MSc Criminology & Criminal Justice
Graduate Taught (level 9 nfq, credits 90)
A unique programme, based in Ireland's only Institute of Criminology and Criminal Justice, for non- lawyers who wish to work in the field of criminology and criminal justice.
-To understand and think critically about the intersections between law, politics and social policy that come to the fore in the study of Criminology and Criminal Justice;
-To apply knowledge and understanding of Criminology and Criminal Justice to real and hypothetical factual situations;
-To conduct independent research and write coherent, well-structured papers.
Who should apply?
Full Time option suitable for:
Domestic(EEA) applicants: Yes
International (Non EEA) applicants currently residing outside of the EEA Region. Yes
Part Time option suitable for:
Domestic(EEA) applicants: Yes
International (Non EEA) applicants currently residing outside of the EEA Region. No
The Institute of Criminology offers a wide range of modules for the Masters programmes. Modules of especial interest to those undertaking this programme include:
Advanced Criminological Theory explores key theories of crime both classic and recent, including biological, psychological and sociological explanations of criminal behaviour and their potential application in the Irish context.
Digital Investigations & the Law deals with the legal framework governing the activities of persons involved in Information Technology security and forensics. Topics covered will include:
* Legal issues associated with securing networks (including penetration testing, legal obligations to store data / keep data secure);
* Legal issues raised in the conduct of investigations (including the legality of network monitoring and employee surveillance, duties to report certain findings to the police, interaction with police investigations); and
* The role of digital evidence in litigation (including the use of discovery, Anton Piller orders and other court procedures, reliability and admissibility of digital evidence, implications of illegally and unconstitutionally obtained evidence).
This course will primarily reflect Irish and European law but where relevant comparison will be made with practice in other jurisdictions.
Punishment, Prisons and Public Policy The response to crime since the mid-1990s has been characterised in many developed countries by an emphasis on prison expansion. This module explores some of the dilemmas that confront prison systems everywhere (e.g. violence, drug misuse, effective risk assessment and recidivism). The extent to which these problems have characteristics that reflect peculiarly local conditions is a recurrent theme. What, if anything, is distinctive about the 'society of captives' in Irish prisons?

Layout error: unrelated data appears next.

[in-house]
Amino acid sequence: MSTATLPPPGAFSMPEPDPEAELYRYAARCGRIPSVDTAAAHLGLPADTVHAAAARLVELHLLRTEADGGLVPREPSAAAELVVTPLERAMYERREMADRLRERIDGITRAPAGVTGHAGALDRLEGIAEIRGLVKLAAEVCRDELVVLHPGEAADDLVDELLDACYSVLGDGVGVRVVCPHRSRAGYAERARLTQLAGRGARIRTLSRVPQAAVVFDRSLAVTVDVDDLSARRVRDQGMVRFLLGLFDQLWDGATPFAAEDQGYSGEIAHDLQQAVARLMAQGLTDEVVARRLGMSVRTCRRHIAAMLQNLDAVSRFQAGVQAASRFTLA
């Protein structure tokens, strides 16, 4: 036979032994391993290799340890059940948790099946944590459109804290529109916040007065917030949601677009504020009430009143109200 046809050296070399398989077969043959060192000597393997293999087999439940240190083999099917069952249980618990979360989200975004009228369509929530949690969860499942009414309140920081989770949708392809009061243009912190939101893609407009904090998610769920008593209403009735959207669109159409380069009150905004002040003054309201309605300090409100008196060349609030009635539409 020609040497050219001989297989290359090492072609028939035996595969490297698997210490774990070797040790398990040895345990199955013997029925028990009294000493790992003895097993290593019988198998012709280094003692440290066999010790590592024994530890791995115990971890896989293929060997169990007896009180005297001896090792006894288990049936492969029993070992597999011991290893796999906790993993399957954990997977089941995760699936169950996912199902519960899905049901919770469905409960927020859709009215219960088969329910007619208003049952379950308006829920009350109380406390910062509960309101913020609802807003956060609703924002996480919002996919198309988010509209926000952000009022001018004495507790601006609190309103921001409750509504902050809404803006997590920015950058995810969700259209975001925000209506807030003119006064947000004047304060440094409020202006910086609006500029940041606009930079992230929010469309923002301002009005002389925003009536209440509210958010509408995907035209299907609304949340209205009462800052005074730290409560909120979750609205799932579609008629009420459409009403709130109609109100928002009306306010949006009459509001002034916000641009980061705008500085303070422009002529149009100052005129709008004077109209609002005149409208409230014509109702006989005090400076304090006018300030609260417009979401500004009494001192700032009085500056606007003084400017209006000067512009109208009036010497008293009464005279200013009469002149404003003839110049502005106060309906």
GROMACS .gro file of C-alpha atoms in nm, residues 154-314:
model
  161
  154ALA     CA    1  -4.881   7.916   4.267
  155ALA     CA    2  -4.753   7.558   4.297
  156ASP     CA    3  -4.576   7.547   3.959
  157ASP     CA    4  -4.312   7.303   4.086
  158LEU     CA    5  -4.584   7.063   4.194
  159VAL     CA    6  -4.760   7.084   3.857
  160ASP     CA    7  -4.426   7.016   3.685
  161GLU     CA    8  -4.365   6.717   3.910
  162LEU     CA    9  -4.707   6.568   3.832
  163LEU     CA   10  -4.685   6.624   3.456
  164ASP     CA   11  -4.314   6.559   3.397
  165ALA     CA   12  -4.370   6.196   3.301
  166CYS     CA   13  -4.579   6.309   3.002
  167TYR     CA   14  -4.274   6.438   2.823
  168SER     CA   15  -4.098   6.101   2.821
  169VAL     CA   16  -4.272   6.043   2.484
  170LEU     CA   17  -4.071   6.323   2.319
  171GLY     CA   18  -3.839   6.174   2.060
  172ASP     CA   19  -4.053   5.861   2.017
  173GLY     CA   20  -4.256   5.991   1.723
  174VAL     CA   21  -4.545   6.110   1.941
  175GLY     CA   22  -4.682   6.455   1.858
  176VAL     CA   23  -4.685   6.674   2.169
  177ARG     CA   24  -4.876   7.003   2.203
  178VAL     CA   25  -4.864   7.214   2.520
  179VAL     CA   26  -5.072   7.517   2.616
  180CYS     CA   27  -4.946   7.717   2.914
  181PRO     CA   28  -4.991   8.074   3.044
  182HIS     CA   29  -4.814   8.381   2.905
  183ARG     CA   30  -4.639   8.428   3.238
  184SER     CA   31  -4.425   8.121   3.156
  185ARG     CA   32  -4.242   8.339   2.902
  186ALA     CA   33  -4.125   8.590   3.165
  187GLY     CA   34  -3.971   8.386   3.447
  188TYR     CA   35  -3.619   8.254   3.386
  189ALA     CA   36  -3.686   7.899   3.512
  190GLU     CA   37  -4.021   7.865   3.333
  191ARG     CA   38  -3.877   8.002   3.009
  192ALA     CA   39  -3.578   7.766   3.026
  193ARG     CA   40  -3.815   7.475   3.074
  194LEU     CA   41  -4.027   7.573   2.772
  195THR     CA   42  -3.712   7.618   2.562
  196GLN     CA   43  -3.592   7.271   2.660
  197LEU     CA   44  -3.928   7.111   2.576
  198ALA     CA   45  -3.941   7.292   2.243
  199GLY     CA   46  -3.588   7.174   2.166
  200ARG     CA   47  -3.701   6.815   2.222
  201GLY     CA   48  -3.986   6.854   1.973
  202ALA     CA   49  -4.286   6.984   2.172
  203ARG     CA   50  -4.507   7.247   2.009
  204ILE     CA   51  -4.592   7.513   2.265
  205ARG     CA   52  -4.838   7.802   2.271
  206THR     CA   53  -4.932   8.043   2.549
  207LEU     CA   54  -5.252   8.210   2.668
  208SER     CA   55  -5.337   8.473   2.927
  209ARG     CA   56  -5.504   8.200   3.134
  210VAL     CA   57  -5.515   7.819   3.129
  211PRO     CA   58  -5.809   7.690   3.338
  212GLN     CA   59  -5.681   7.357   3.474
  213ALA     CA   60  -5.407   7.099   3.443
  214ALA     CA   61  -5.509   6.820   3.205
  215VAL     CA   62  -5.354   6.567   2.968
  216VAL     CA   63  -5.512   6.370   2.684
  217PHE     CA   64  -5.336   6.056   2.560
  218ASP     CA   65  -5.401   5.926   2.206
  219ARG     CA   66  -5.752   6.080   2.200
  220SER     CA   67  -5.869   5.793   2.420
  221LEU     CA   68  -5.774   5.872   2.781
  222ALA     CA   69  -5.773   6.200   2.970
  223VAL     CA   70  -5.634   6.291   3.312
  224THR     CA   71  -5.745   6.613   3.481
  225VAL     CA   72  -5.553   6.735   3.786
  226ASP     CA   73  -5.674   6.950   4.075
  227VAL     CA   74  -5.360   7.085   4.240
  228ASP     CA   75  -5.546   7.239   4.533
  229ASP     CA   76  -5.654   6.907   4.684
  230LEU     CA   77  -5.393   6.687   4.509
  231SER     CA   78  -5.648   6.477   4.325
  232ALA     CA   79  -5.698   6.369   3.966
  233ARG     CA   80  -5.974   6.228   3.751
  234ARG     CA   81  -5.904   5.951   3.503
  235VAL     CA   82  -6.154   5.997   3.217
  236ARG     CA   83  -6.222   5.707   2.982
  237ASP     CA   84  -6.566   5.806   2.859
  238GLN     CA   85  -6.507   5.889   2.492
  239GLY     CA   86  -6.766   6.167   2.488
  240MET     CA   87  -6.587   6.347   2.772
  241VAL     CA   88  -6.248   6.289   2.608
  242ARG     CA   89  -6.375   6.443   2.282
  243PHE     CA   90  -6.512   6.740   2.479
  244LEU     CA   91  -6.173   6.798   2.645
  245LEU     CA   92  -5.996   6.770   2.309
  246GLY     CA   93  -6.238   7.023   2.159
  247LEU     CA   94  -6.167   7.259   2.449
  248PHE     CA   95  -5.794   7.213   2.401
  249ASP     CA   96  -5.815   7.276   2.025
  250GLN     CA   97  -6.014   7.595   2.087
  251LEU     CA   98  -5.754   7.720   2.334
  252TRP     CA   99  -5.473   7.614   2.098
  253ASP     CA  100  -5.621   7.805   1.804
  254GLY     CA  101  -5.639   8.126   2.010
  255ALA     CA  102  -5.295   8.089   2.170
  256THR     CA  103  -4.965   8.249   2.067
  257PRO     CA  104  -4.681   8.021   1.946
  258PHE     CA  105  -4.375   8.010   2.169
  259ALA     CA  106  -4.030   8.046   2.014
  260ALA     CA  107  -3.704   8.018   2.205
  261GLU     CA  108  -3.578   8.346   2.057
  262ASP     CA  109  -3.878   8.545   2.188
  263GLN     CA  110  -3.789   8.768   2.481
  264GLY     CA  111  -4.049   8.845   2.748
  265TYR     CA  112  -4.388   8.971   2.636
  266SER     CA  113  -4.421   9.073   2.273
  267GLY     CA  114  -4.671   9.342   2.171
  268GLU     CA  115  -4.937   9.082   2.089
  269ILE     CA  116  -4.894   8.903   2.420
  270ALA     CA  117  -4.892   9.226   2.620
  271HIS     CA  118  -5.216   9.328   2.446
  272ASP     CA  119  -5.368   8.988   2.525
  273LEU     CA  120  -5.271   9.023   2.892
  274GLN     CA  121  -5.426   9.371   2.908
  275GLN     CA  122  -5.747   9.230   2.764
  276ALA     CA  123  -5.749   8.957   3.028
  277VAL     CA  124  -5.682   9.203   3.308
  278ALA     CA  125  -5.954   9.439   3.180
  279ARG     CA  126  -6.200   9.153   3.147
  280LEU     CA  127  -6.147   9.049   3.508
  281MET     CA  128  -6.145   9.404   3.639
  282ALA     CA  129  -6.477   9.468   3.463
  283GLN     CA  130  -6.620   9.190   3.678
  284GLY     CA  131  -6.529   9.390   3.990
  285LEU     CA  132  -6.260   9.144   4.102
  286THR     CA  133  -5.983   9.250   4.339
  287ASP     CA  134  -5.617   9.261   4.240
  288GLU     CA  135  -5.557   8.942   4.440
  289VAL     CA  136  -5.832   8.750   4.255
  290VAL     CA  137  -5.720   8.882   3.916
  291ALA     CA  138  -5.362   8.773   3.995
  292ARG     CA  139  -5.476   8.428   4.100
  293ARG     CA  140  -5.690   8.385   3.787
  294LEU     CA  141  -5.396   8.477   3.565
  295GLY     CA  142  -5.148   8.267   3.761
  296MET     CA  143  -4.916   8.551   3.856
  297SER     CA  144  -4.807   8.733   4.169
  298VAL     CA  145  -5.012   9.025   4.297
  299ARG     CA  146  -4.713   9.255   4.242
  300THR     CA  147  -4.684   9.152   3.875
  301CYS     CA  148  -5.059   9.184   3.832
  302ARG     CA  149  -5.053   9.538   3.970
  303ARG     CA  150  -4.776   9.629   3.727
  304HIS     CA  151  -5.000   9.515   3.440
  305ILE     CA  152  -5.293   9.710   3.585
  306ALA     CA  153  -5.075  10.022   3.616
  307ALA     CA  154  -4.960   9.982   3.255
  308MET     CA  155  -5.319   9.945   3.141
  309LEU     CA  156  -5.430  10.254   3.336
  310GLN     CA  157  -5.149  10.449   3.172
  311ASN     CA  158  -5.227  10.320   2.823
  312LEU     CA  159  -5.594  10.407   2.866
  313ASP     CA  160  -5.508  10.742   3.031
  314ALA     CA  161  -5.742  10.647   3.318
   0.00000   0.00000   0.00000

Please note that the Part Time programme has the same timetable as the full time programme but is held over 2 years rather than 1 year.
There will be dissertation seminars in weeks 1-4 on Tuesdays and Wednesdays 11-1pm (Jan-May term)
Vision and Values Statement
The programme is for non-lawyers who wish to start or progress within a career in the criminal justice system. It provides career-relevant knowledge, insight and skills to those working or aspiring to work in sectors such as policing, youth justice, prisons, probation and related voluntary organisations, as well as a good platform for doctoral studies and a possible academic career.
The programme nurtures learners who strive to understand and think critically about the intersections between sociology, psychology, law, politics and social policy within the field of criminology and criminal justice, to apply this knowledge and understanding to real-life situations, and to conduct independent research and scholarly publication.
We strive for a learning environment that encourages students to work individually or as part of a team, so they can develop their own and others' leadership, teamwork and communication skills, as well as skills of quantitative and qualitative analysis of the social phenomena associated with crime.
To these ends, the programme makes intensive use of teaching, learning and assessment approaches such as small group teaching, in-class presentations (individual and group) and academic writing. A 30 credit dissertation on a topic devised by the student is an integral part of the programme.
-demonstrate a detailed awareness of current controversies in criminology and criminal justice and knowledge of areas where the discipline is currently enjoying theoretical elaboration.
-appreciate the strengths and limitations of key research methodologies.
-use knowledge of debates within the discipline and different methodological approaches to interpret empirical research findings and to critique research designs.
-integrate source material from a variety of disciplinary areas to reach reasoned decisions about the relative status of competing claims to knowledge.
-unpack complex theoretical arguments and to render intelligible to a non-specialist audience, key disciplinary insights.
-have the intellectual toolkit required to research and write a major dissertation.